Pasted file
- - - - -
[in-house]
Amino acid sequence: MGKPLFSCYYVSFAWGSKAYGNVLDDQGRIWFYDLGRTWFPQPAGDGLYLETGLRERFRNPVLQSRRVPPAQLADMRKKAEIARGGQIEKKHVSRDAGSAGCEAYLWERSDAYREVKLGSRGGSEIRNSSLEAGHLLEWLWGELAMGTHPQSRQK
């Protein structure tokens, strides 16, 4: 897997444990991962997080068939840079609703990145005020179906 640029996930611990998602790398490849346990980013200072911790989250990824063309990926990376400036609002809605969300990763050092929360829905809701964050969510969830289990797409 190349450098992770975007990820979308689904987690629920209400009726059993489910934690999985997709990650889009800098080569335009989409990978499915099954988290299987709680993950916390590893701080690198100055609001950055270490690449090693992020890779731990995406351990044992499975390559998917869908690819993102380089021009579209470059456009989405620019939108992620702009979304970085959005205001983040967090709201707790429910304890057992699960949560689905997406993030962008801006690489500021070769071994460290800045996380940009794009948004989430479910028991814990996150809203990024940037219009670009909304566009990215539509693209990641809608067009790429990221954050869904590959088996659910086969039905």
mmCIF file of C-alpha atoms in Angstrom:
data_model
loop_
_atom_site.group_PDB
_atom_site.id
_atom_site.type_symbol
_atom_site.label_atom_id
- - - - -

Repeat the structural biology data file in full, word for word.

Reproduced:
[in-house]
Amino acid sequence: MGKPLFSCYYVSFAWGSKAYGNVLDDQGRIWFYDLGRTWFPQPAGDGLYLETGLRERFRNPVLQSRRVPPAQLADMRKKAEIARGGQIEKKHVSRDAGSAGCEAYLWERSDAYREVKLGSRGGSEIRNSSLEAGHLLEWLWGELAMGTHPQSRQK
């Protein structure tokens, strides 16, 4: 897997444990991962997080068939840079609703990145005020179906 640029996930611990998602790398490849346990980013200072911790989250990824063309990926990376400036609002809605969300990763050092929360829905809701964050969510969830289990797409 190349450098992770975007990820979308689904987690629920209400009726059993489910934690999985997709990650889009800098080569335009989409990978499915099954988290299987709680993950916390590893701080690198100055609001950055270490690449090693992020890779731990995406351990044992499975390559998917869908690819993102380089021009579209470059456009989405620019939108992620702009979304970085959005205001983040967090709201707790429910304890057992699960949560689905997406993030962008801006690489500021070769071994460290800045996380940009794009948004989430479910028991814990996150809203990024940037219009670009909304566009990215539509693209990641809608067009790429990221954050869904590959088996659910086969039905």
mmCIF file of C-alpha atoms in Angstrom:
data_model
loop_
_atom_site.group_PDB
_atom_site.id
_atom_site.type_symbol
_atom_site.label_atom_id